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The making of an Irish folk standard

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Johnny Duhan

Johnny Duhan

Christy Moore

Christy Moore

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Johnny Duhan

It's hard to believe that I sat down to write The Voyage over a quarter of a century ago. I was motivated to compose it partly as a gesture of gratitude to my father (a merchant sailor) for having held a steady hand on the helm of our family's fortunes during the turbulent time of my upbringing.

Life is an ocean, love is a boat,
In troubled waters it keeps us afloat;
When we started the voyage there was just me and you,
Now look around us, we have our own crew.

from The Voyage

When I mutinied at 16 and set off as a professional singer, he didn't speak to me for over a year. After that, whenever I visited home, he invariably greeted me with a curt "Are you making any money from that mug's game yet?" I realise now that the carp disguised a deep concern for my wellbeing. So, I was delighted that my father lived long enough to witness the first wave of success of The Voyage.

The idea to write on the family theme grew organically out of my earlier excavations of family history in my album Just Another Town.

Though my parents' marriage had been a rocky affair at times, they showed a deep respect for one another and managed to create an atmosphere of overarching security and affection in our home. Measuring the inevitable early struggles of my own marriage against my parents' sometimes strained relationship, I wrote a song called Trying to get the Balance Right (Mary Black recorded a version), and this led on to reflections on the whole institution of marriage and child rearing.

Over a six or seven year period my thoughts on the subject crystallised into a series of songs that eventually became The Voyage album.

The title song was one of the last songs of the collection to come to me. After exposing some of the raw nerves of the marriage struggle in many of the other lyrics – and maybe because I was open enough to give full expression to these familial difficulties – I felt empowered to write and sing of the sweeter side of the marriage adventure with conviction and sincerity.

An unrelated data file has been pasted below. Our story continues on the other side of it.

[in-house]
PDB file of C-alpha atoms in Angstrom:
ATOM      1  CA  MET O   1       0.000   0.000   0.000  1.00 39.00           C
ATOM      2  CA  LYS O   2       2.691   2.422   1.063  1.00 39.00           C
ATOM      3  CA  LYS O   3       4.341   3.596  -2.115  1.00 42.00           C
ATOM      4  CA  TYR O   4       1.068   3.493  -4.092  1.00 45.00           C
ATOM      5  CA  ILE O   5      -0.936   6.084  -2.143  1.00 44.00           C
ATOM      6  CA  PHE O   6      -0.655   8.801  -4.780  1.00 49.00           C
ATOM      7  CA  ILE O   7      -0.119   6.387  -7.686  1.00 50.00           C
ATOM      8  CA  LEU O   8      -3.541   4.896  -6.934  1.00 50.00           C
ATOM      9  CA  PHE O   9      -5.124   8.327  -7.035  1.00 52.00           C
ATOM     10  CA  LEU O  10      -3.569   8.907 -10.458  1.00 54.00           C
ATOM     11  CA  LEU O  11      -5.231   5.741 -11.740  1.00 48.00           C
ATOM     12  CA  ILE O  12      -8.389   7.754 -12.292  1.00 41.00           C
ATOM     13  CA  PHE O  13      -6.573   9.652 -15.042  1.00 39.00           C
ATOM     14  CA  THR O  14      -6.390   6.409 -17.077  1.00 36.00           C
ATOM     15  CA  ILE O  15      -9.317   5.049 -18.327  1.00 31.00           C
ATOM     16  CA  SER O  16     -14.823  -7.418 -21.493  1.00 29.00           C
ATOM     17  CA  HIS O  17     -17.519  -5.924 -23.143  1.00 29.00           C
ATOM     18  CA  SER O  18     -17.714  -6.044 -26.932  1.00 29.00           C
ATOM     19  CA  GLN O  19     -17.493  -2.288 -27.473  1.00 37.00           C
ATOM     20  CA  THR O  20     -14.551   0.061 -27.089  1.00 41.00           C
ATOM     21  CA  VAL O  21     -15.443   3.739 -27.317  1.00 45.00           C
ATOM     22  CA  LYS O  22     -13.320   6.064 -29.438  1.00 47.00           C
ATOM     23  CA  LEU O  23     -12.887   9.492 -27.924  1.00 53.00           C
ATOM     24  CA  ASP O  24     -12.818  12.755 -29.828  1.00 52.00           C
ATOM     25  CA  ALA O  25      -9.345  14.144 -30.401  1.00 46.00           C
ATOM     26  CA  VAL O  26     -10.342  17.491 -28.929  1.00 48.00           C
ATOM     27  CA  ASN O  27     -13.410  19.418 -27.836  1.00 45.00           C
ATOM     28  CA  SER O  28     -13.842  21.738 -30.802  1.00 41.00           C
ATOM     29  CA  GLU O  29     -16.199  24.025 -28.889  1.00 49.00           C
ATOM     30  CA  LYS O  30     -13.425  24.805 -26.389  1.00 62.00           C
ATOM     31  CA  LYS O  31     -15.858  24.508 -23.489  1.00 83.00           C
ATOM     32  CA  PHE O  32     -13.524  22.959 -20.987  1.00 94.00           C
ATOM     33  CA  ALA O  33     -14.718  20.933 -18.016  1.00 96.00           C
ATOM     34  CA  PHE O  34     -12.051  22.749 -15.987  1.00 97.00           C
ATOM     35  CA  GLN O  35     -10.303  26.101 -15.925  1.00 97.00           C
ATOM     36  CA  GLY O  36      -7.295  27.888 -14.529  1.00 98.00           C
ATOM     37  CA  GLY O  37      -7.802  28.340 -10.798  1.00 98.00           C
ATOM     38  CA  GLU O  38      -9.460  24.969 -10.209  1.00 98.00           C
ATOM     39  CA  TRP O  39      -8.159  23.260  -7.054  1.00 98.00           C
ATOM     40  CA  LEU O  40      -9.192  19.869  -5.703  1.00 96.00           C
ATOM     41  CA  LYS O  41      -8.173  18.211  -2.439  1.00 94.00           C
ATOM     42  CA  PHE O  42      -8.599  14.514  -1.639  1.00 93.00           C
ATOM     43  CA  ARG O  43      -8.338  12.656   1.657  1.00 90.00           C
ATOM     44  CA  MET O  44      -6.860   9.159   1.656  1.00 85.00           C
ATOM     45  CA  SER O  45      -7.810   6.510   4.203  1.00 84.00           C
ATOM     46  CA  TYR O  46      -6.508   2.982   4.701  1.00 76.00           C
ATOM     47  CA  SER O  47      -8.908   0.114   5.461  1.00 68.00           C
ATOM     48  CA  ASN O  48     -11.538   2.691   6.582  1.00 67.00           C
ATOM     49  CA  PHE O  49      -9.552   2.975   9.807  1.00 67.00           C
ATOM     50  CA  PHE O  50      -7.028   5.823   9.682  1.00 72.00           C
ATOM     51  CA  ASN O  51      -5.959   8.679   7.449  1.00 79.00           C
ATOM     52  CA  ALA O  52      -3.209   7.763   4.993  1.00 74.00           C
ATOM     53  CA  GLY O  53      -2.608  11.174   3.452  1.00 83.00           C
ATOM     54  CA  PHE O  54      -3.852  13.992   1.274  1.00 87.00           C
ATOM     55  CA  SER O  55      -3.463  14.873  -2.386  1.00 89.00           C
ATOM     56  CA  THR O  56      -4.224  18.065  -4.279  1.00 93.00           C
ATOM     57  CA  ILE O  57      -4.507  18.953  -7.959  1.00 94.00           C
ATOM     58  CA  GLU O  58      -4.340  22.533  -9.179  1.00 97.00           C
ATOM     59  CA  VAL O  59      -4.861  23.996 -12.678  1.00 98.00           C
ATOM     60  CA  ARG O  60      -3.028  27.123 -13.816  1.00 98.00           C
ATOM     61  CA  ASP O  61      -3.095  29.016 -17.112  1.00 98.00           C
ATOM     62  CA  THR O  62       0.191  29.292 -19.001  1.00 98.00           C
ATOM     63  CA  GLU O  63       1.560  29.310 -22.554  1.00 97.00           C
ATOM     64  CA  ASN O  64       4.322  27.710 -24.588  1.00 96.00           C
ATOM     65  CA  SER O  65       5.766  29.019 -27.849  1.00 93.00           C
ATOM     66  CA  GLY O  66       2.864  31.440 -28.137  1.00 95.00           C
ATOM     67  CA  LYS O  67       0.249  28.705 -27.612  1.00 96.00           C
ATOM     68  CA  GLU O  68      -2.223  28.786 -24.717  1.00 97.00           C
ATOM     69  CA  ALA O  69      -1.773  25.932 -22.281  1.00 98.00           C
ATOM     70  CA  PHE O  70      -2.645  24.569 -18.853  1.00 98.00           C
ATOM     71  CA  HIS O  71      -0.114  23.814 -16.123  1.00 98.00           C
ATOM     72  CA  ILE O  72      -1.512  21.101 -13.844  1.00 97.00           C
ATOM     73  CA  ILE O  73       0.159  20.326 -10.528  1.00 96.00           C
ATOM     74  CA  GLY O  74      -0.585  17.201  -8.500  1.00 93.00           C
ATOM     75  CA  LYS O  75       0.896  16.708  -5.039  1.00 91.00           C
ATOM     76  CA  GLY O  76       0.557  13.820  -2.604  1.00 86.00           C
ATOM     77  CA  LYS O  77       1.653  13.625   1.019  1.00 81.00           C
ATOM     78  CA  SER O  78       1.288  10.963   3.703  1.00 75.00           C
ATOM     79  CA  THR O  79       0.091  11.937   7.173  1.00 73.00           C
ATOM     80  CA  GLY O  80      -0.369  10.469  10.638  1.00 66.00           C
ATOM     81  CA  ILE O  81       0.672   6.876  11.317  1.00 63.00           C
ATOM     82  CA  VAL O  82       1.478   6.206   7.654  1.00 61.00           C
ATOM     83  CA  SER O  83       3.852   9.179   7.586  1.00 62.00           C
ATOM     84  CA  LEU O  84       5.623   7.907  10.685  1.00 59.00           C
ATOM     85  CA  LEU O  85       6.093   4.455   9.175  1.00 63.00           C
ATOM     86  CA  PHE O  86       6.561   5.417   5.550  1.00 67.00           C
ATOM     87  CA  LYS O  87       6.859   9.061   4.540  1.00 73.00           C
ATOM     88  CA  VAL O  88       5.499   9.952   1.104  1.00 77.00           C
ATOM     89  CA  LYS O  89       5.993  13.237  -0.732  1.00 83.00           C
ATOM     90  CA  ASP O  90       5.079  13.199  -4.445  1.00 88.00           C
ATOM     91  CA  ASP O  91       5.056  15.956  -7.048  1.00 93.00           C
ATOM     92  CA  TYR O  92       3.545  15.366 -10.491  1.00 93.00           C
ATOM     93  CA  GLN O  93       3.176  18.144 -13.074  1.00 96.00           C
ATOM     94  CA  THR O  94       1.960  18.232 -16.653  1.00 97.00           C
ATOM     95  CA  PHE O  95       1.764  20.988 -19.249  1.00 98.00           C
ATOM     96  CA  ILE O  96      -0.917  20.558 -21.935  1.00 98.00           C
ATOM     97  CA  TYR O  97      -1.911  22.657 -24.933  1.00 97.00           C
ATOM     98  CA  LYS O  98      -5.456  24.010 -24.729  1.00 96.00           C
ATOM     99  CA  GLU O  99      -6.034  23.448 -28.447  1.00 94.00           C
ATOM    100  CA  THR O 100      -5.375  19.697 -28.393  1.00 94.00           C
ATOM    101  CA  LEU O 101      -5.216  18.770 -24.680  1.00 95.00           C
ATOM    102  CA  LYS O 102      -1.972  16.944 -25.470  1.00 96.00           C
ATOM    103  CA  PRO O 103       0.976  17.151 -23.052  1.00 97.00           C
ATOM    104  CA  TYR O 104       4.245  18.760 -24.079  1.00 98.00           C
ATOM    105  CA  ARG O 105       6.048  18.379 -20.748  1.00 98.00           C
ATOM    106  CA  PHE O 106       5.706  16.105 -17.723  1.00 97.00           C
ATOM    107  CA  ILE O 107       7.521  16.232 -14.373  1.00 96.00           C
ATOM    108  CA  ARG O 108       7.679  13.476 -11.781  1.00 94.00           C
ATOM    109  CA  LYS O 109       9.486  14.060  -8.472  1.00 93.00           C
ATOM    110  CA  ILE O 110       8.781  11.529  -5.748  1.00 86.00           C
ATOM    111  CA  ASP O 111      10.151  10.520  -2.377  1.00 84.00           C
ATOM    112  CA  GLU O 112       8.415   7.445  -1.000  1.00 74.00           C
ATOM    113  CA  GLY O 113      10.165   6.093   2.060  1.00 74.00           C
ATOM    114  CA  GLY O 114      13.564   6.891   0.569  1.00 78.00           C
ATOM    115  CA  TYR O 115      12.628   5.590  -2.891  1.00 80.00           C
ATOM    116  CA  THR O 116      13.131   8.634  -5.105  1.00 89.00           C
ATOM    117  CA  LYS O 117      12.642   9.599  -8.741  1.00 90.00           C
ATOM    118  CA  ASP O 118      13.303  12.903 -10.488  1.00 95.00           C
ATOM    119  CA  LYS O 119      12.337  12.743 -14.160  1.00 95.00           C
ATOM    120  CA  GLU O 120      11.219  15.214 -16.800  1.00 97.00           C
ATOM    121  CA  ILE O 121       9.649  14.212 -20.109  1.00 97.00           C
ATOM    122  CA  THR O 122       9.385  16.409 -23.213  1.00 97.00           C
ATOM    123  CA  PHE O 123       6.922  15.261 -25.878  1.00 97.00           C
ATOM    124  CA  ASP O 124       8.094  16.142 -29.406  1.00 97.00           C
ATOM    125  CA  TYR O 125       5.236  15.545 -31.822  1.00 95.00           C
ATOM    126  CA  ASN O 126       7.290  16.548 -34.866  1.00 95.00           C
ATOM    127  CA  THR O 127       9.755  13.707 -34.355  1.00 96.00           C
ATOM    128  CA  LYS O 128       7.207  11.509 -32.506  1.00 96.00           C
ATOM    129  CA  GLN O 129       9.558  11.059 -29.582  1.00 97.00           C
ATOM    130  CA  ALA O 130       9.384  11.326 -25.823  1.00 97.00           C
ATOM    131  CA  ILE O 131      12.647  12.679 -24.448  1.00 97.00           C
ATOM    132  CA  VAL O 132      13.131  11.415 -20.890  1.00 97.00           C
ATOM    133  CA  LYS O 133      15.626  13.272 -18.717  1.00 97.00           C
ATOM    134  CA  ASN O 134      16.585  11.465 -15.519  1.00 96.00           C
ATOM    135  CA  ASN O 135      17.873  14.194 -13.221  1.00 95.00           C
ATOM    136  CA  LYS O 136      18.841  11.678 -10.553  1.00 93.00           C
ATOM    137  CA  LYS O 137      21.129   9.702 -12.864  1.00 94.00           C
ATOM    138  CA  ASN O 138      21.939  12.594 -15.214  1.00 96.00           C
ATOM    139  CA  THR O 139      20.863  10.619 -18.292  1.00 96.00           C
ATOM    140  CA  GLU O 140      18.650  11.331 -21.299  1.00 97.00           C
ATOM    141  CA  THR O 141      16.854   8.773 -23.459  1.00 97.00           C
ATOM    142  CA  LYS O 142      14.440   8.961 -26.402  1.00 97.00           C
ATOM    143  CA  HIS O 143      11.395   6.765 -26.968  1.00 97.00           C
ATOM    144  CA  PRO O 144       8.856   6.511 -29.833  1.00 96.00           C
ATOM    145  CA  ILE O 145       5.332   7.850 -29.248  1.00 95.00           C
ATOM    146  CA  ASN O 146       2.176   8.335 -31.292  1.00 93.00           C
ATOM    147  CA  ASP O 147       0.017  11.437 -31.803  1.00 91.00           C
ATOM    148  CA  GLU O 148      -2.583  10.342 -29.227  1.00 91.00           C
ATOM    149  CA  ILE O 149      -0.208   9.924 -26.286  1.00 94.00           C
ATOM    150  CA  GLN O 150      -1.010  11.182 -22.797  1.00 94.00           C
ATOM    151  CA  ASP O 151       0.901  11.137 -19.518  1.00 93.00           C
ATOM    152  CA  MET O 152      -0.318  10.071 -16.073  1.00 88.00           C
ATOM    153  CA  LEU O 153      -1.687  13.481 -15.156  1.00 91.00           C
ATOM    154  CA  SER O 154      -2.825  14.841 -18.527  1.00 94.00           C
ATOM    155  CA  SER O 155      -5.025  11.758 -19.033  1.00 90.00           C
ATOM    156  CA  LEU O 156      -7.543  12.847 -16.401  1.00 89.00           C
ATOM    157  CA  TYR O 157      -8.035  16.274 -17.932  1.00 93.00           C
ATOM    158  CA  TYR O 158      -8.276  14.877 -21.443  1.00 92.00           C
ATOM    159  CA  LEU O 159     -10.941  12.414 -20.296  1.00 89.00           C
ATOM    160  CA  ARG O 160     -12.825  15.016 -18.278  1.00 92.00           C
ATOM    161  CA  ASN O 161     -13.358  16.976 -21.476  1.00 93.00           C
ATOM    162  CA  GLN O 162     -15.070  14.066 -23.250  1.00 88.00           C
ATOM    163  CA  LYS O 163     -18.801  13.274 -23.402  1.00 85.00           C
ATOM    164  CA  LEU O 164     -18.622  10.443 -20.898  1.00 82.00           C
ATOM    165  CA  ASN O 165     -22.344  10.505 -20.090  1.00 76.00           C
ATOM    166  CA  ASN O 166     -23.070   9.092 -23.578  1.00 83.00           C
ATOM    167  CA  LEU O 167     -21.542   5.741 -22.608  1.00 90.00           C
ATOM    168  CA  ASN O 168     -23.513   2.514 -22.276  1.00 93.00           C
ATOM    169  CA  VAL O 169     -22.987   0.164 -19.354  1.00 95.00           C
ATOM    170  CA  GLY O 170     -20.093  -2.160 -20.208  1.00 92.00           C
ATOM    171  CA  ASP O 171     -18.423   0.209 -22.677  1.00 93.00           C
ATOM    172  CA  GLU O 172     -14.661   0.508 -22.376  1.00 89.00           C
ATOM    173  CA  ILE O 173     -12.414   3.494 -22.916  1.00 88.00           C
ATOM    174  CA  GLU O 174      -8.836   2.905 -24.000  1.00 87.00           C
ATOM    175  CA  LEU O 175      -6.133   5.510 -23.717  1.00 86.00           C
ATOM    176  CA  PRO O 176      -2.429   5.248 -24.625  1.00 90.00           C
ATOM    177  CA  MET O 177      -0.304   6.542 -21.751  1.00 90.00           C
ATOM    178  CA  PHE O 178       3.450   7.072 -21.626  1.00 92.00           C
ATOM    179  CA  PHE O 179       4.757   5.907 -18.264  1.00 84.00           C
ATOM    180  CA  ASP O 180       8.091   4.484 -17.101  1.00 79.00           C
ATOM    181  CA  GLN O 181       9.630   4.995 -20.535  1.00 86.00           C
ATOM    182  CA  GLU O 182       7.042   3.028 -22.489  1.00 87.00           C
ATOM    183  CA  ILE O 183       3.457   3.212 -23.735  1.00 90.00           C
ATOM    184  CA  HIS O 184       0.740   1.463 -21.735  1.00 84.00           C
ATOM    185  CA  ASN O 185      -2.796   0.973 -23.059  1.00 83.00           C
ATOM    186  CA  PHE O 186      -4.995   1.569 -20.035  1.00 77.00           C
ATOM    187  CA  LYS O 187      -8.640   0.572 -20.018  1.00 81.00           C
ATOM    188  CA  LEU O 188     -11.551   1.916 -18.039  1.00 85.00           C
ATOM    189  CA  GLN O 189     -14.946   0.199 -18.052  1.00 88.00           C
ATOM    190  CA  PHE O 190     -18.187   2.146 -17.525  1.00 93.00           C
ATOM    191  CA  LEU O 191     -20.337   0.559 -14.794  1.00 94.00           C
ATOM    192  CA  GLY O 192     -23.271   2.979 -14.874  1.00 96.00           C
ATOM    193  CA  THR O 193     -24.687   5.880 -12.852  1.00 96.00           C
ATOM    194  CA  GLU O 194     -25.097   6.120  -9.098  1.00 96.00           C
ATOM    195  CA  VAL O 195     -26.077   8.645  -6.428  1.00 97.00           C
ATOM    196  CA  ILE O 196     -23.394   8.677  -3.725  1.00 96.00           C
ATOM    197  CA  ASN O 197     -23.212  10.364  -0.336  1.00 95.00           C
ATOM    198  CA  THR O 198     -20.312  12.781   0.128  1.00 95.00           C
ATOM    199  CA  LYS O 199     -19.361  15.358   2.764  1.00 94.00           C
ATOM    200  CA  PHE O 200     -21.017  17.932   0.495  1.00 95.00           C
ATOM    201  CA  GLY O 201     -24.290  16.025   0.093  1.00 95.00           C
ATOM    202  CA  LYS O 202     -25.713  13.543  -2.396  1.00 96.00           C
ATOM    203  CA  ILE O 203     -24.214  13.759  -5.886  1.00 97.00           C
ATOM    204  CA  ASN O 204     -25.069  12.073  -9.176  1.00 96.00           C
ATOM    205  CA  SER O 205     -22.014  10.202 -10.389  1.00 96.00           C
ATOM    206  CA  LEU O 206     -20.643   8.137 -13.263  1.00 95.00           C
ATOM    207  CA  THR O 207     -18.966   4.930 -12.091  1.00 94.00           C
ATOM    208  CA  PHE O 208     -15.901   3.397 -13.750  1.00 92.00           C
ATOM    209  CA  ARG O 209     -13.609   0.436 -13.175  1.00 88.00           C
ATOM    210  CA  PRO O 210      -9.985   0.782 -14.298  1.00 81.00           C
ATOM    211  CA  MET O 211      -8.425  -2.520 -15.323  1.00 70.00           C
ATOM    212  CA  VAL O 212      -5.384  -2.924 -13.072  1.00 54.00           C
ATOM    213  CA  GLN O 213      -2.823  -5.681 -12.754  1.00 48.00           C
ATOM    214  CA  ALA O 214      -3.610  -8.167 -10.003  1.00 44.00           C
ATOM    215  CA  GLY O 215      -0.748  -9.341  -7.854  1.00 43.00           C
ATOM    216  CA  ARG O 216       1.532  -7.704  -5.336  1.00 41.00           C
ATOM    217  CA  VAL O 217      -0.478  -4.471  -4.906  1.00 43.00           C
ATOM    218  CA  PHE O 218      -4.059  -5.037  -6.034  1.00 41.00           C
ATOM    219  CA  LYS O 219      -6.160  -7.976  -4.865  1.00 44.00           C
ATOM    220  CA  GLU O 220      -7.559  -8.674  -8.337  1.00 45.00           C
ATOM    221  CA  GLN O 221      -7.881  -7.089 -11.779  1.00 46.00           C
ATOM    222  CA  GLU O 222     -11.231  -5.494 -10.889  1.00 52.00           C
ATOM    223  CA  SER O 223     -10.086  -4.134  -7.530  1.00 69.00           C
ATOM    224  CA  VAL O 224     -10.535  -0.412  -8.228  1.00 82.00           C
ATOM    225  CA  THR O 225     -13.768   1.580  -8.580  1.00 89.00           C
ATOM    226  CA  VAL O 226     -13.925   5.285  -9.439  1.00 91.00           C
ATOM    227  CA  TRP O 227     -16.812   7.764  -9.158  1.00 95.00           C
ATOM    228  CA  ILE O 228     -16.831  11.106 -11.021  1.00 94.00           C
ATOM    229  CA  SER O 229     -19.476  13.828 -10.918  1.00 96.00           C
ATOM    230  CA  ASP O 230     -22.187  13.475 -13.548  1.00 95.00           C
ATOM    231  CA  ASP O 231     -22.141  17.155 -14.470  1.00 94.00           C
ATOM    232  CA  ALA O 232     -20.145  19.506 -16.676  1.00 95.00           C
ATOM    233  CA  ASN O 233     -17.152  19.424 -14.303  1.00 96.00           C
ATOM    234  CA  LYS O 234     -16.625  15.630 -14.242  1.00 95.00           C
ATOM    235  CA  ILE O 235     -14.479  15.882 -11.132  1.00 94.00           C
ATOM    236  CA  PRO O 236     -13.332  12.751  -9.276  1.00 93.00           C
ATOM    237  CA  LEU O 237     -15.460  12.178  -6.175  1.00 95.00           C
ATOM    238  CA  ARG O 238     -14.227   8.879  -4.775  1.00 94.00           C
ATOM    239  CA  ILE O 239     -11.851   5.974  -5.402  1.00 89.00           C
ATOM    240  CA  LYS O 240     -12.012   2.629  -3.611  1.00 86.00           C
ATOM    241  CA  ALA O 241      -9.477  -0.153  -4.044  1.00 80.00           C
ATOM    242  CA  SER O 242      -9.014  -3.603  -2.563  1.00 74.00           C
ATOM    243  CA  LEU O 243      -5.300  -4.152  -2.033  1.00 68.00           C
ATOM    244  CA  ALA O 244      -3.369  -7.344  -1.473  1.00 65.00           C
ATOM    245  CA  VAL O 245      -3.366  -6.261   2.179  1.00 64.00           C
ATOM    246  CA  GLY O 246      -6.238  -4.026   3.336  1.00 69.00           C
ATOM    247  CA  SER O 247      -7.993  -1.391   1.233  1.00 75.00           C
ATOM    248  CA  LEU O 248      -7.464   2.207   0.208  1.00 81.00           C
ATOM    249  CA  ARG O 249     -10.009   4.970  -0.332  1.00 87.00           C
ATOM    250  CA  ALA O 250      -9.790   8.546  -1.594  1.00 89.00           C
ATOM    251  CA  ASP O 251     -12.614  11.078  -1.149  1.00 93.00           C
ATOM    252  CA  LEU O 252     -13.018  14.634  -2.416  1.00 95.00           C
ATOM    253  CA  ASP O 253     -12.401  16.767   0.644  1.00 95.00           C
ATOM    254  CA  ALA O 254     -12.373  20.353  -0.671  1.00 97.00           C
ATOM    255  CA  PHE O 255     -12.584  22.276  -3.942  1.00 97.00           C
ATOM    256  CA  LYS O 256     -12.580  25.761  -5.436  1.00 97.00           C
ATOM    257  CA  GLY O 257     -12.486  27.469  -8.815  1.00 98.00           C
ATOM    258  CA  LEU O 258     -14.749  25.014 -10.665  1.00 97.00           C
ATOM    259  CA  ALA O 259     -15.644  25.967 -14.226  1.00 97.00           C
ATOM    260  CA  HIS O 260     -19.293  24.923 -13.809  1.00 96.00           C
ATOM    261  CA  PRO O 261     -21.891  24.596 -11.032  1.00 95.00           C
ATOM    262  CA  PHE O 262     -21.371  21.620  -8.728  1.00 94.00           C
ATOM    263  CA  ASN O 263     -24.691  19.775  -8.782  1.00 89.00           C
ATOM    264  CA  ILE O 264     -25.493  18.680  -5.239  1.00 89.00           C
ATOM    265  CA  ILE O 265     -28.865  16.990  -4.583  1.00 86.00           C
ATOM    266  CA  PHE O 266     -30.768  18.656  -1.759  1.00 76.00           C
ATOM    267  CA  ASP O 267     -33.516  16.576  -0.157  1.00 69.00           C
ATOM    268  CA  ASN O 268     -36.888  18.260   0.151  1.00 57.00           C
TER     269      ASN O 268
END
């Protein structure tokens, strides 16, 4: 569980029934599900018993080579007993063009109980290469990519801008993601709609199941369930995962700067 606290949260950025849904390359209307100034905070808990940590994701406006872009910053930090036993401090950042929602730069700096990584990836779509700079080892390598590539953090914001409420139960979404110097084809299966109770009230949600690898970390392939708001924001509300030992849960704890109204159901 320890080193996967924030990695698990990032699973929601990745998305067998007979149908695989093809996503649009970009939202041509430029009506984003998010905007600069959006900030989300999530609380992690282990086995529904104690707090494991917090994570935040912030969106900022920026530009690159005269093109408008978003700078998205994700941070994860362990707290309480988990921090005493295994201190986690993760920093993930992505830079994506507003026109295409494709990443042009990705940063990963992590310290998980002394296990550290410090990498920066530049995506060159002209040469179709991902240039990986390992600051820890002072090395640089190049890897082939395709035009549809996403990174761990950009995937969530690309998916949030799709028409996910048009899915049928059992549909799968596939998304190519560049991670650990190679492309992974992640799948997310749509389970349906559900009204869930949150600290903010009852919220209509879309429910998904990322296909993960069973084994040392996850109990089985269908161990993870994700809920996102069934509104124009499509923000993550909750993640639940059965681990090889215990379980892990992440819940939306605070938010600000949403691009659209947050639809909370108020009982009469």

One of the greatest rewards for having written The Voyage has been witnessing the pleasure and solace the song has brought to others. Soon after it was released it became part of the cannon of ceremonial songs for marriage and anniversary celebration. Then it began to be taken up by families for funerals.

From the countless letters, emails and phone calls I've had over the years from people thanking me for the use of the song, one stands out. It came from a doctor from the Isle of Skye asking for copyright clearance to include a Scottish version of The Voyage as the title track on a CD he was putting together of his wife's favourite songs for her fortieth birthday.

Some months after I gave approval, he contacted me again with the news that the CD would soon be manufactured, not as a birthday gift but as a memorial album for his wife, after her sudden death from cancer.

The families of many deceased sailors – some who died tragically at sea – have naturally been drawn to the song. In a newspaper account of the funeral of three tragic fishermen who lost their lives off the Waterford coast last year, The Voyage was coupled with the hymn Hail Queen of Heaven as the most poignant musical pieces played during the service for the men.

Learning of this was a poignant moment for me as Hail Queen of Heaven had been a favourite hymn of mine as a boy while my own father was away at sea.

2014 marks the 25th Anniversary of the release of the first of many covers of The Voyage, by Christy Moore, who was the first to predict that the song would become widely popular.

In the Irish folk section of iTunes dowload charts, Christy's version has had an almost permanent place in the top twenty since the chart was established many years ago (it's registering at number 4 as I write).

Politicians, clergymen, writers, journalists and teachers have eulogised the lyric of The Voyage. Choirs sing it. Comedians gag on it. Marriage counsellors swear by it.

Most popular songs have a short life span. The Voyage grows more popular with age. Many standard ballads are restricted by national boundaries. The Voyage is sung all over the world in a variety of languages.

Niall Stokes of Hot Press has predicted that The Voyage will be around long after most popular rock songs are long forgotten. This echoes Christy Moore's assessment that the song is destined for a high place in the cannon of folk "standards".

If The Voyage is on its way to becoming a modern classic, its intrinsic appeal lies in the affection that most of us feel for our families. This and the fact that we are all on this mysterious life-journey and our common aim seems to be more than just a safe haven.

johnnyduhan.com

Sunday Independent